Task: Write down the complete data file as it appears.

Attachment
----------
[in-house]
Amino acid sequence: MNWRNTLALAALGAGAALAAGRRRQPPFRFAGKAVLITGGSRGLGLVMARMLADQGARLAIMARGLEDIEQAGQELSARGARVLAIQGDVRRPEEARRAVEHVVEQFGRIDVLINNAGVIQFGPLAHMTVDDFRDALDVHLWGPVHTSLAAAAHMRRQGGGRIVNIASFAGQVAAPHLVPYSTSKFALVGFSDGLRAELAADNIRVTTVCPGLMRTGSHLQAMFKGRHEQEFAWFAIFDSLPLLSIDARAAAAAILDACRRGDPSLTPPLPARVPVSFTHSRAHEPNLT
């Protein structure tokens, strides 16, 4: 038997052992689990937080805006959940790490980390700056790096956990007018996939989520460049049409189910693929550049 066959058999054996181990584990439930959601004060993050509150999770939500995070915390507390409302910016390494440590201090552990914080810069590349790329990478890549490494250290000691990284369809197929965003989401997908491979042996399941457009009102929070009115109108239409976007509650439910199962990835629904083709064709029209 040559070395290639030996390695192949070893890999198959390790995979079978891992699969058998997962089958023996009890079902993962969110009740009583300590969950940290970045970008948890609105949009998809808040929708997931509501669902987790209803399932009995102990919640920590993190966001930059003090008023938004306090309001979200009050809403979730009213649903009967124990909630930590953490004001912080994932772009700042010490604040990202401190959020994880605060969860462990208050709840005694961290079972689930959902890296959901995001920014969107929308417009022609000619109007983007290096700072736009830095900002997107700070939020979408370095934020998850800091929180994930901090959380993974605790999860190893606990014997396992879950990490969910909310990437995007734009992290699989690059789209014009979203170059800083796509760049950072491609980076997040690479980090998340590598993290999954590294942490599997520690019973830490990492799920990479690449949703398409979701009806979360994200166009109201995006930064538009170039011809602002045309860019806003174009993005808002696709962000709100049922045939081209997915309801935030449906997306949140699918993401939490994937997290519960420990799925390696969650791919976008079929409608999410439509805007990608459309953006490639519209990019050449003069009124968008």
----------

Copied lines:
[in-house]
Amino acid sequence: MNWRNTLALAALGAGAALAAGRRRQPPFRFAGKAVLITGGSRGLGLVMARMLADQGARLAIMARGLEDIEQAGQELSARGARVLAIQGDVRRPEEARRAVEHVVEQFGRIDVLINNAGVIQFGPLAHMTVDDFRDALDVHLWGPVHTSLAAAAHMRRQGGGRIVNIASFAGQVAAPHLVPYSTSKFALVGFSDGLRAELAADNIRVTTVCPGLMRTGSHLQAMFKGRHEQEFAWFAIFDSLPLLSIDARAAAAAILDACRRGDPSLTPPLPARVPVSFTHSRAHEPNLT
């Protein structure tokens, strides 16, 4: 038997052992689990937080805006959940790490980390700056790096956990007018996939989520460049049409189910693929550049 066959058999054996181990584990439930959601004060993050509150999770939500995070915390507390409302910016390494440590201090552990914080810069590349790329990478890549490494250290000691990284369809197929965003989401997908491979042996399941457009009102929070009115109108239409976007509650439910199962990835629904083709064709029209 040559070395290639030996390695192949070893890999198959390790995979079978891992699969058998997962089958023996009890079902993962969110009740009583300590969950940290970045970008948890609105949009998809808040929708997931509501669902987790209803399932009995102990919640920590993190966001930059003090008023938004306090309001979200009050809403979730009213649903009967124990909630930590953490004001912080994932772009700042010490604040990202401190959020994880605060969860462990208050709840005694961290079972689930959902890296959901995001920014969107929308417009022609000619109007983007290096700072736009830095900002997107700070939020979408370095934020998850800091929180994930901090959380993974605790999860190893606990014997396992879950990490969910909310990437995007734009992290699989690059789209014009979203170059800083796509760049950072491609980076997040690479980090998340590598993290999954590294942490599997520690019973830490990492799920990479690449949703398409979701009806979360994200166009109201995006930064538009170039011809602002045309860019806003174009993005808002696709962000709100049922045939081209997915309801935030449906997306949140699918993401939490994937997290519960420990799925390696969650791919976008079929409608999410439509805007990608459309953006490639519209990019050449003069009124968008």